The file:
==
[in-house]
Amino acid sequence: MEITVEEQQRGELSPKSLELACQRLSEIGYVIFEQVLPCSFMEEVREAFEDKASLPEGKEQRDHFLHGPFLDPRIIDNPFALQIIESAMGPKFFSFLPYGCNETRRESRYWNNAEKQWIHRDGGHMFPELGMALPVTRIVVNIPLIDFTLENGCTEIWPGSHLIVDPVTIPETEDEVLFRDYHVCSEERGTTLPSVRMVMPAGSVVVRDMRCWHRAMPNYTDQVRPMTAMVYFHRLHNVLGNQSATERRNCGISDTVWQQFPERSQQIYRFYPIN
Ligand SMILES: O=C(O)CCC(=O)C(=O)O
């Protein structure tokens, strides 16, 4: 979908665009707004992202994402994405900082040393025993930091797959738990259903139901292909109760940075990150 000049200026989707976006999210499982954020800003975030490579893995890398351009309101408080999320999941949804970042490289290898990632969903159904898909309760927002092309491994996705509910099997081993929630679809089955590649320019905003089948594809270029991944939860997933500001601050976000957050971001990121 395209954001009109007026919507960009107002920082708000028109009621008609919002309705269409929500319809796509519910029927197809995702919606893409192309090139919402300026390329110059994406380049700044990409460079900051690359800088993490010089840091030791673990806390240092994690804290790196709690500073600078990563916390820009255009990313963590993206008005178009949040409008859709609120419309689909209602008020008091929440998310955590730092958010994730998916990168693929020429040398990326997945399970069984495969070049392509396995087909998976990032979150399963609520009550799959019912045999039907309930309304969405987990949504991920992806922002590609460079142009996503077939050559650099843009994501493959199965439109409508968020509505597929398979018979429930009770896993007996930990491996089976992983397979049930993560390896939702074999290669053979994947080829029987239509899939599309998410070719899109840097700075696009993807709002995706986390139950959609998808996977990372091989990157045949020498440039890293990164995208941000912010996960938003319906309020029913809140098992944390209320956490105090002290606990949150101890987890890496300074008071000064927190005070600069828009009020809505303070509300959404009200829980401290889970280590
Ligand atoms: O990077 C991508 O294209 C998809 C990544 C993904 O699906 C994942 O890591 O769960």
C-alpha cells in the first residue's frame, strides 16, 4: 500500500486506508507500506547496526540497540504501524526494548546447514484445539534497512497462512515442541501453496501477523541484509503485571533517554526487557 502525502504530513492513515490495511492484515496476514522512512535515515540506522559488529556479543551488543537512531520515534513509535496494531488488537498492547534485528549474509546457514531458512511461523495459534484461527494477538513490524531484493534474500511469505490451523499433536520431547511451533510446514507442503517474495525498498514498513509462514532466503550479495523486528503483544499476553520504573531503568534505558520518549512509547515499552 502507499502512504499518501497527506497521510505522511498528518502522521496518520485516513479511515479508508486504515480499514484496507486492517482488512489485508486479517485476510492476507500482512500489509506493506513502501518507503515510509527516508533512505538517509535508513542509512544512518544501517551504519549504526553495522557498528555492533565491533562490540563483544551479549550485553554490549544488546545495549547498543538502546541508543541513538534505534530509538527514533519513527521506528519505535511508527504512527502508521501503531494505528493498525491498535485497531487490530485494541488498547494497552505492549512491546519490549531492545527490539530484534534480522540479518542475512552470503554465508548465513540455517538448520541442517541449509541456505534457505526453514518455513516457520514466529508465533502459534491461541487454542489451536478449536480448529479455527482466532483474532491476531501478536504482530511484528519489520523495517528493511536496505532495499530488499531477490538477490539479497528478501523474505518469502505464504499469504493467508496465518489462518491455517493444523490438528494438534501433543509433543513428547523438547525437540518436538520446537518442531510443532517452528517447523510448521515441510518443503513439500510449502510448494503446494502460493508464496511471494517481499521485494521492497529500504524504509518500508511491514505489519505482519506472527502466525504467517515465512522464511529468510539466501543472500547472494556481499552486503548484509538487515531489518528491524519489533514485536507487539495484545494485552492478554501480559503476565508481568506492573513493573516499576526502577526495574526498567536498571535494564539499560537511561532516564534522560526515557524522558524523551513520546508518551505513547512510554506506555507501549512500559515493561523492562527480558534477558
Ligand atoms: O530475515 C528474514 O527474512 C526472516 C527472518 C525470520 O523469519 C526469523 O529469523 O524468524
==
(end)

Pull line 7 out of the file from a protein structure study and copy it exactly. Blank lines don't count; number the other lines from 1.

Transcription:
Ligand atoms: O530475515 C528474514 O527474512 C526472516 C527472518 C525470520 O523469519 C526469523 O529469523 O524468524